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A culture shift drives gains at P.S. 197

P.S. 197 received recognition from NYC Renewal Schools for “Creating a Culture of Collaboration for School Improvement.”

P.S. 197 The Ocean School in Queens has made exciting gains over the past two years. Their ELA scores have risen by 7%—and math scores have jumped by 18%! What’s made this growth possible? This fall, P.S. 197’s ANet coach, Rashid Johnson, asked leaders and teachers to talk about the school’s transformation, and here’s what they said.

What has changed at P.S. 197 over the past few years?

Christina Villavicencio, principal: “My high expectations for my team are clear, and so is my vision for our students. We reflect and we are accountable. If you are going to be here, you are going to invest in yourself and our children. We’re going to make mistakes and we’re going to learn. It’s a safety net where we take chances and risks and grow as professionals. We have each other’s backs.”

Gina Smith, ELA/literacy coach: “Teachers collaborate and share everything. It’s refreshing to see a culture where everybody shares and works together.”

Brad Richman, assistant principal: “When I came into this school, at the infancy of its renewal, it felt like everyone was waiting for the school to collapse. We have grown, and we’re keeping it tight with camaraderie. Loyalty is there.”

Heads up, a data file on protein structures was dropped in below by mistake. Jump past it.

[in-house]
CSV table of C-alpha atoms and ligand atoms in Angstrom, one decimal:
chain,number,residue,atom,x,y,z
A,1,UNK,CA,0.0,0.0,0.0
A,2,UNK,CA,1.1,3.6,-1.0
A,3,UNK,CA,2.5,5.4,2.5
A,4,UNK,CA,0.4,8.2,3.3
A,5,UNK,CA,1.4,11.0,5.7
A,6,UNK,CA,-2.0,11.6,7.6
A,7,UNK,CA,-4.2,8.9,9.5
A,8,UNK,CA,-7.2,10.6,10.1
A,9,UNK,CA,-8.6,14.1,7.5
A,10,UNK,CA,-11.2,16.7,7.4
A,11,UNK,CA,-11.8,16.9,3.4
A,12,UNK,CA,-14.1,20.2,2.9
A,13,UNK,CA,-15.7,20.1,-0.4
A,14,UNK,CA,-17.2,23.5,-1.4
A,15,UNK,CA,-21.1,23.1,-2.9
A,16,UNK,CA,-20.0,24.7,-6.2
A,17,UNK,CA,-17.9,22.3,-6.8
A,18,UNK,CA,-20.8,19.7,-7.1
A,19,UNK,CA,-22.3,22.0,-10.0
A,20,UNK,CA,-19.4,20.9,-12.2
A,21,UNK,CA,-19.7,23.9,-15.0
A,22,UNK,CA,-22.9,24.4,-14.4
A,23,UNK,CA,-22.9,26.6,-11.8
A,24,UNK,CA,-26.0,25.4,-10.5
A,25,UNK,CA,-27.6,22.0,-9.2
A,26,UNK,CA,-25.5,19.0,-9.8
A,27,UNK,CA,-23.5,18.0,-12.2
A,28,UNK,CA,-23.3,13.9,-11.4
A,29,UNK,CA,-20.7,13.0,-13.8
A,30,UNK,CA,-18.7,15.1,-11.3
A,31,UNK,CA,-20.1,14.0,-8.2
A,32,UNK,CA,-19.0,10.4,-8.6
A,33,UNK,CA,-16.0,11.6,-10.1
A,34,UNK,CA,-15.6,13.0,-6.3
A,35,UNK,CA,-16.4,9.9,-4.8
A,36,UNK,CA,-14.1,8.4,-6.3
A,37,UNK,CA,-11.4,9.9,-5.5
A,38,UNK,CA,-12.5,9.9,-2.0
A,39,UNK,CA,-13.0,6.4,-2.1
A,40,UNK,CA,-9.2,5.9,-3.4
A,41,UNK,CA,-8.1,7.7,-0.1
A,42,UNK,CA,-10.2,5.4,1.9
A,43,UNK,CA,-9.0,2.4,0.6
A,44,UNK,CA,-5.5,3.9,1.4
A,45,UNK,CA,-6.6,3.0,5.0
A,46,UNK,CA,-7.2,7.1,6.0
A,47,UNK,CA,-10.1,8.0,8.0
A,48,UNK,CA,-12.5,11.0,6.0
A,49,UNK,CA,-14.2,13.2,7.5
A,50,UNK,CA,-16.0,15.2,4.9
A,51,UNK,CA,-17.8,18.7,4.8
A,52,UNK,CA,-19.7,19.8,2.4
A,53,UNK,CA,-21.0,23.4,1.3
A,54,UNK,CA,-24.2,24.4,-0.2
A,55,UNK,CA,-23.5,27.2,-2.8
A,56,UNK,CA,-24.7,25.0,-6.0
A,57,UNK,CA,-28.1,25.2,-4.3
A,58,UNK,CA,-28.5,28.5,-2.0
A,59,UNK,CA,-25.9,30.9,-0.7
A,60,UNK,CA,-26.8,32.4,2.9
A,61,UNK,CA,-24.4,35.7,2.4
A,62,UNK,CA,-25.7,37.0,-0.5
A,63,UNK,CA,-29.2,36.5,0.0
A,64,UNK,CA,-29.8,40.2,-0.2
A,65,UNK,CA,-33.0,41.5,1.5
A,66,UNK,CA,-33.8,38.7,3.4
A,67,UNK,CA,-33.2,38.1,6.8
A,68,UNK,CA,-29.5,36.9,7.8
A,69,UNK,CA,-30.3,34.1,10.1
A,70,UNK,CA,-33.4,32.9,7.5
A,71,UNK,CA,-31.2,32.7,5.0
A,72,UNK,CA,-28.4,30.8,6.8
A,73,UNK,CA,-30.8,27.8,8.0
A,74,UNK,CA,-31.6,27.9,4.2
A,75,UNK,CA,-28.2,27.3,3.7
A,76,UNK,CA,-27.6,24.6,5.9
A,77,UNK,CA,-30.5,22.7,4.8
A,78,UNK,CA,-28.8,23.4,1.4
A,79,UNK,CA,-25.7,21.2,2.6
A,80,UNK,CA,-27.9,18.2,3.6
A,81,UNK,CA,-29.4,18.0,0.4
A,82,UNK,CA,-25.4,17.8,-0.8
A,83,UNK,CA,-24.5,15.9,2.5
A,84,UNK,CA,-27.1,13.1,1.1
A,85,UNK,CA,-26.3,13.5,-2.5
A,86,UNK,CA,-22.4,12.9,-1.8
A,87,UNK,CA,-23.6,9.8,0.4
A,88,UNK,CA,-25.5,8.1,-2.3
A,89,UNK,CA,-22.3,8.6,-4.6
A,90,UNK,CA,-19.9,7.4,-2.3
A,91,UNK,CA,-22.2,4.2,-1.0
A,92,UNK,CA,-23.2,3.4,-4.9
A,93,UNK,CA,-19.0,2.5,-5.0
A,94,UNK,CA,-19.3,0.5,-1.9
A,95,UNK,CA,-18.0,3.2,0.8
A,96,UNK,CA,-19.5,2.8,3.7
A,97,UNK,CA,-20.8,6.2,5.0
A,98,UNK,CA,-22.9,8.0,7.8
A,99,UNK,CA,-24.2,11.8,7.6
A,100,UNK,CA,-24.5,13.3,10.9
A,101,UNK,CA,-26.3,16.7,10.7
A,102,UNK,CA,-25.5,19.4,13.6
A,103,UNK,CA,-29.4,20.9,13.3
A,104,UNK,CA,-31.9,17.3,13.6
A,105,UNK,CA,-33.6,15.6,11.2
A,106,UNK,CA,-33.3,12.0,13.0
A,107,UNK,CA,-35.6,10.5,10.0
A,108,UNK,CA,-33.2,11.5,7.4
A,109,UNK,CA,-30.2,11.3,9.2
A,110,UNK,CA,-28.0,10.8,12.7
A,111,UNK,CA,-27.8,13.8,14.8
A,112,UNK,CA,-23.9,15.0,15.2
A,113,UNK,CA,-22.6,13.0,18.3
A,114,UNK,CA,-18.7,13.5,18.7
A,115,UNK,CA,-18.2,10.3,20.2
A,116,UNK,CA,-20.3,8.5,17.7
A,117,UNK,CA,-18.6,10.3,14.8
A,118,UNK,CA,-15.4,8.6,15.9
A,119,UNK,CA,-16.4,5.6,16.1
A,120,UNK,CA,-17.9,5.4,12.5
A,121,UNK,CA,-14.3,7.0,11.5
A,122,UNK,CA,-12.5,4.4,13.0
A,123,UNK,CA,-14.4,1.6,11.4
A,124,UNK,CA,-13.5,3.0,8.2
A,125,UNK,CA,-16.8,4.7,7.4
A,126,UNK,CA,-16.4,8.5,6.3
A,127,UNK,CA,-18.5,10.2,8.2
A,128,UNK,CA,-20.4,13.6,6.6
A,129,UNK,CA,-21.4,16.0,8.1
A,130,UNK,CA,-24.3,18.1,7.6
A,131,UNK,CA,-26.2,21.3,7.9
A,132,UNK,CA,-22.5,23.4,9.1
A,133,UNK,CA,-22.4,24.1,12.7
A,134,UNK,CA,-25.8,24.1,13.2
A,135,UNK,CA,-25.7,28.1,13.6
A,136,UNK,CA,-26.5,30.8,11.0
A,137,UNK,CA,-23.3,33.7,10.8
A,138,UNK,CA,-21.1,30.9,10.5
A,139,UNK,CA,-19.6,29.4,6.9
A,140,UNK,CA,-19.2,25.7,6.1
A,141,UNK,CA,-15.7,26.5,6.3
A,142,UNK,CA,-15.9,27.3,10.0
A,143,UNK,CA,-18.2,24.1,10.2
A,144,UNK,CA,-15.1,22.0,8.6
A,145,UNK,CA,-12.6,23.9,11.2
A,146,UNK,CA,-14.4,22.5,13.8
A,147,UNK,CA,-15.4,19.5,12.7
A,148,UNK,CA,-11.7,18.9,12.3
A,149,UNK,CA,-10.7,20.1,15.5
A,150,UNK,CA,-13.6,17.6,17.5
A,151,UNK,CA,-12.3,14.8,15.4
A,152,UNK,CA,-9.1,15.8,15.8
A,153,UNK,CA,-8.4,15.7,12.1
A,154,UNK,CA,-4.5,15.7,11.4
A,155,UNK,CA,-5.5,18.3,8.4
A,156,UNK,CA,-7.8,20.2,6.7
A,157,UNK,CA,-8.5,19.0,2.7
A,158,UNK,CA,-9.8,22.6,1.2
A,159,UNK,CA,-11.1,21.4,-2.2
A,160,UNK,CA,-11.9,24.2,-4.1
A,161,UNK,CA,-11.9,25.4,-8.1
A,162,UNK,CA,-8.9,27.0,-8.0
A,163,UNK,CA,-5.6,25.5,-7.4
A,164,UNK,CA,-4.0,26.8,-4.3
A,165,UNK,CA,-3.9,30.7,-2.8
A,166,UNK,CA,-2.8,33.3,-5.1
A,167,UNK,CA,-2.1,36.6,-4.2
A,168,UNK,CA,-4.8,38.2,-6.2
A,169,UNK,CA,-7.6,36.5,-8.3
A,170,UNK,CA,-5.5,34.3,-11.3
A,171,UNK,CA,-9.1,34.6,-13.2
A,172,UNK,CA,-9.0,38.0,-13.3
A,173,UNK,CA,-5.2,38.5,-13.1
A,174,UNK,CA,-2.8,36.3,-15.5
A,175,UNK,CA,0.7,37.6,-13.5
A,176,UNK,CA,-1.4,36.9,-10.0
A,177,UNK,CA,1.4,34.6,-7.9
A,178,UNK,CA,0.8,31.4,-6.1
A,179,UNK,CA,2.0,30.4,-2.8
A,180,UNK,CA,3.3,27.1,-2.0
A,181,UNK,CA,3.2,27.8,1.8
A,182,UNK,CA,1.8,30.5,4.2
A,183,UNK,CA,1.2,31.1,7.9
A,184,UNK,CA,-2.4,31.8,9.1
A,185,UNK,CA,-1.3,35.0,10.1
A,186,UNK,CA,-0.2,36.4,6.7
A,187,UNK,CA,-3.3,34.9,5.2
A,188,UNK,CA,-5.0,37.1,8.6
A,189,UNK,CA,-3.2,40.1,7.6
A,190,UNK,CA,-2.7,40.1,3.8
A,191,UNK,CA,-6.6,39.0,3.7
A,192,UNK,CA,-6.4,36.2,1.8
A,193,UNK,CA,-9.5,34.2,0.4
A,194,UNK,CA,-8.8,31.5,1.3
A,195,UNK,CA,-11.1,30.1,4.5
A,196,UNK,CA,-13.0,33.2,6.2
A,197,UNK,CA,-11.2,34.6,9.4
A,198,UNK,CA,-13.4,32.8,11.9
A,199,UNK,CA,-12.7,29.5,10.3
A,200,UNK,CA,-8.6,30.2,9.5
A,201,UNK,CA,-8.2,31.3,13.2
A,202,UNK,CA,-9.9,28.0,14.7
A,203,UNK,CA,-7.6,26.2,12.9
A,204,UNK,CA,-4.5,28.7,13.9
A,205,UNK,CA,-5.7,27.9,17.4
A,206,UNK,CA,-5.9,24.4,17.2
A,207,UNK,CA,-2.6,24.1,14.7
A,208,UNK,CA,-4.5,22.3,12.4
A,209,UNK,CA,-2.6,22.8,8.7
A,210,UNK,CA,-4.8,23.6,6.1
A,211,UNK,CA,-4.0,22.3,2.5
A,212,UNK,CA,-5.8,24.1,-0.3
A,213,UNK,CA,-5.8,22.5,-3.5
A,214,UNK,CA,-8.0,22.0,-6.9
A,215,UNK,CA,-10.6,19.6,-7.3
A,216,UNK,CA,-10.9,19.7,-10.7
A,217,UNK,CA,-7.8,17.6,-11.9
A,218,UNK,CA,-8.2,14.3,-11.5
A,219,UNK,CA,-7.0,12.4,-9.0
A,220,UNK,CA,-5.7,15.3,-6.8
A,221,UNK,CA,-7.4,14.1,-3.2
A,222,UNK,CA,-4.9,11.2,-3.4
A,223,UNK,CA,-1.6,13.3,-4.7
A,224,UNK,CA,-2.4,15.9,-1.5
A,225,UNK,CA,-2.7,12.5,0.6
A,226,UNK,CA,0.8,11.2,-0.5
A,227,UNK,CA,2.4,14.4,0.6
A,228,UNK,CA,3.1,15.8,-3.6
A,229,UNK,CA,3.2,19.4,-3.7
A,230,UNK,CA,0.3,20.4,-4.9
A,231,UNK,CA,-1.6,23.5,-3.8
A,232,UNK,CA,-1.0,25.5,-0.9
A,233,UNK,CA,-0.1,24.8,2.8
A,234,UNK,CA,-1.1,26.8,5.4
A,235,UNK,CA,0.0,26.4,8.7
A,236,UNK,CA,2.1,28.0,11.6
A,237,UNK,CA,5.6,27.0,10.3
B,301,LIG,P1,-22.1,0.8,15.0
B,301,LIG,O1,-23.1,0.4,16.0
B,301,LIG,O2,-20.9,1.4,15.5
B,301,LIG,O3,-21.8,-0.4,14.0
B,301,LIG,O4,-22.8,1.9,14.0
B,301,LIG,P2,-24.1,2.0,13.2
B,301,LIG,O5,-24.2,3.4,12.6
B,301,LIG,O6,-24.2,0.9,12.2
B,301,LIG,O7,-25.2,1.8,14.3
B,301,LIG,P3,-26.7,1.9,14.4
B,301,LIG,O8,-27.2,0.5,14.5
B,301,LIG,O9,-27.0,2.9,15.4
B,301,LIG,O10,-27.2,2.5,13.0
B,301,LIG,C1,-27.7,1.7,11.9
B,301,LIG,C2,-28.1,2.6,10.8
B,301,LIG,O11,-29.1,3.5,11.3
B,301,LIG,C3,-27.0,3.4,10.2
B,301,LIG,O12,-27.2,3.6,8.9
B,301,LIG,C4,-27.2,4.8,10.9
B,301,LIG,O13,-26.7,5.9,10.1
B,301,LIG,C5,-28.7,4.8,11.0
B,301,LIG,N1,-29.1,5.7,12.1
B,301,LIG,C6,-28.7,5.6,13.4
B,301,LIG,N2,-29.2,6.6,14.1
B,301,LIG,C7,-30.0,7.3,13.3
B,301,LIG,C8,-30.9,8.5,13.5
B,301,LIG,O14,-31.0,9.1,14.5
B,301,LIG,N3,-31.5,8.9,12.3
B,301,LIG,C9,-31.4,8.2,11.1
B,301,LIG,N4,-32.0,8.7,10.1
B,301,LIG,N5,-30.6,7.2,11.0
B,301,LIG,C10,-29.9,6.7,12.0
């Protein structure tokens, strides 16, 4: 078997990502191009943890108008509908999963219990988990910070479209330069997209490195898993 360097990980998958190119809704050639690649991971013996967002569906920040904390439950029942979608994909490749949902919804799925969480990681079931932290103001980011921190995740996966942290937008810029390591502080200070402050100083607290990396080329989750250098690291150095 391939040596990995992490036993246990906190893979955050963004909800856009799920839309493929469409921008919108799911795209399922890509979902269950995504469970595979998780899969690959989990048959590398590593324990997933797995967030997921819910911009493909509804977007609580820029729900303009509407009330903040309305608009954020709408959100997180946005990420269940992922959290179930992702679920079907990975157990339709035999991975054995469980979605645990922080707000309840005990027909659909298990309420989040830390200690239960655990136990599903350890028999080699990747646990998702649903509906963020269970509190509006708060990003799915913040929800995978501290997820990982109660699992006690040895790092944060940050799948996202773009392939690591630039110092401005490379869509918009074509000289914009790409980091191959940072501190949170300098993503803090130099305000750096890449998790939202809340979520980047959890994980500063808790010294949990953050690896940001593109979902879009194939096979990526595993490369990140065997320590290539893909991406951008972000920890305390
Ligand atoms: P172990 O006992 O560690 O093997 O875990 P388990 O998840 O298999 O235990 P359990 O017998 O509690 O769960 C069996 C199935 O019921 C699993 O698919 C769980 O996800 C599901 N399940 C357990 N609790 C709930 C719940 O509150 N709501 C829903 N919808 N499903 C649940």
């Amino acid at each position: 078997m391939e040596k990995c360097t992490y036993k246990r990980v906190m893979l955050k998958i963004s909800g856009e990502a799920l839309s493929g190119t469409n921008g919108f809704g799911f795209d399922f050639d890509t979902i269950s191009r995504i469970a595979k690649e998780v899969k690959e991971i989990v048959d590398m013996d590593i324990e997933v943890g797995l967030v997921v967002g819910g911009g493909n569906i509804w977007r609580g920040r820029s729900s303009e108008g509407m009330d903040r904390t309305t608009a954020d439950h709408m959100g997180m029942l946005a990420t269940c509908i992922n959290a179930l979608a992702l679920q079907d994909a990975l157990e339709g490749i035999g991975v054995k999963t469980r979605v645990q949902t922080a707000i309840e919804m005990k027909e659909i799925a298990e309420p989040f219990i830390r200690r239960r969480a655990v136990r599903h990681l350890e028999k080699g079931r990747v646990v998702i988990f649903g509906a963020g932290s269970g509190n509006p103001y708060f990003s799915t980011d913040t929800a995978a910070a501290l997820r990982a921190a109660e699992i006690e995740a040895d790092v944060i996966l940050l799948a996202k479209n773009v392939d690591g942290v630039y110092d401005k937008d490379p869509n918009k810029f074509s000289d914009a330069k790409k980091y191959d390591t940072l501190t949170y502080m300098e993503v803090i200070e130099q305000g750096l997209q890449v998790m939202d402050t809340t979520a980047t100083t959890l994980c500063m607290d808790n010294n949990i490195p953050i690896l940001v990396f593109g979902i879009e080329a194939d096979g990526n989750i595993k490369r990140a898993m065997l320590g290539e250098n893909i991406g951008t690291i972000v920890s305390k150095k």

Ines Martin, math coach:Our principal is empathetic. She values us, collaborates with us, and makes us feel like part of the team. The community-building aspect of the school is what’s helping. To come to work where people encourage and appreciate me makes my day.”

How has ANet helped P.S. 197 achieve these gains—both the change in school culture and the growth in math and ELA scores?

Christina Villavicencio, principal: Rashid changes our lens in a positive way. It’s reinforced and improved coaching and feedback. When he gives my team feedback, it’s always positive. It’s always a celebration.”

Ines Martin, math coach: “When Rashid comes to the building, the culture is, ‘He’s here to help us.’  Teachers do not see our coach or ANet as a threat, so they don’t get nervous. They get to be who they are because he’s able to break down those barriers of fear. That is impactful.”

Brad Richman, assistant principal: “Rashid has a way of saying things that make sense and is comforting. That energizes teams. For me, he’s raising my game and elevating the importance of asking probing questions and giving teachers immediate feedback. The deeper we got with feedback, teachers started to say, ‘I can do that. I can do that a different way.’”


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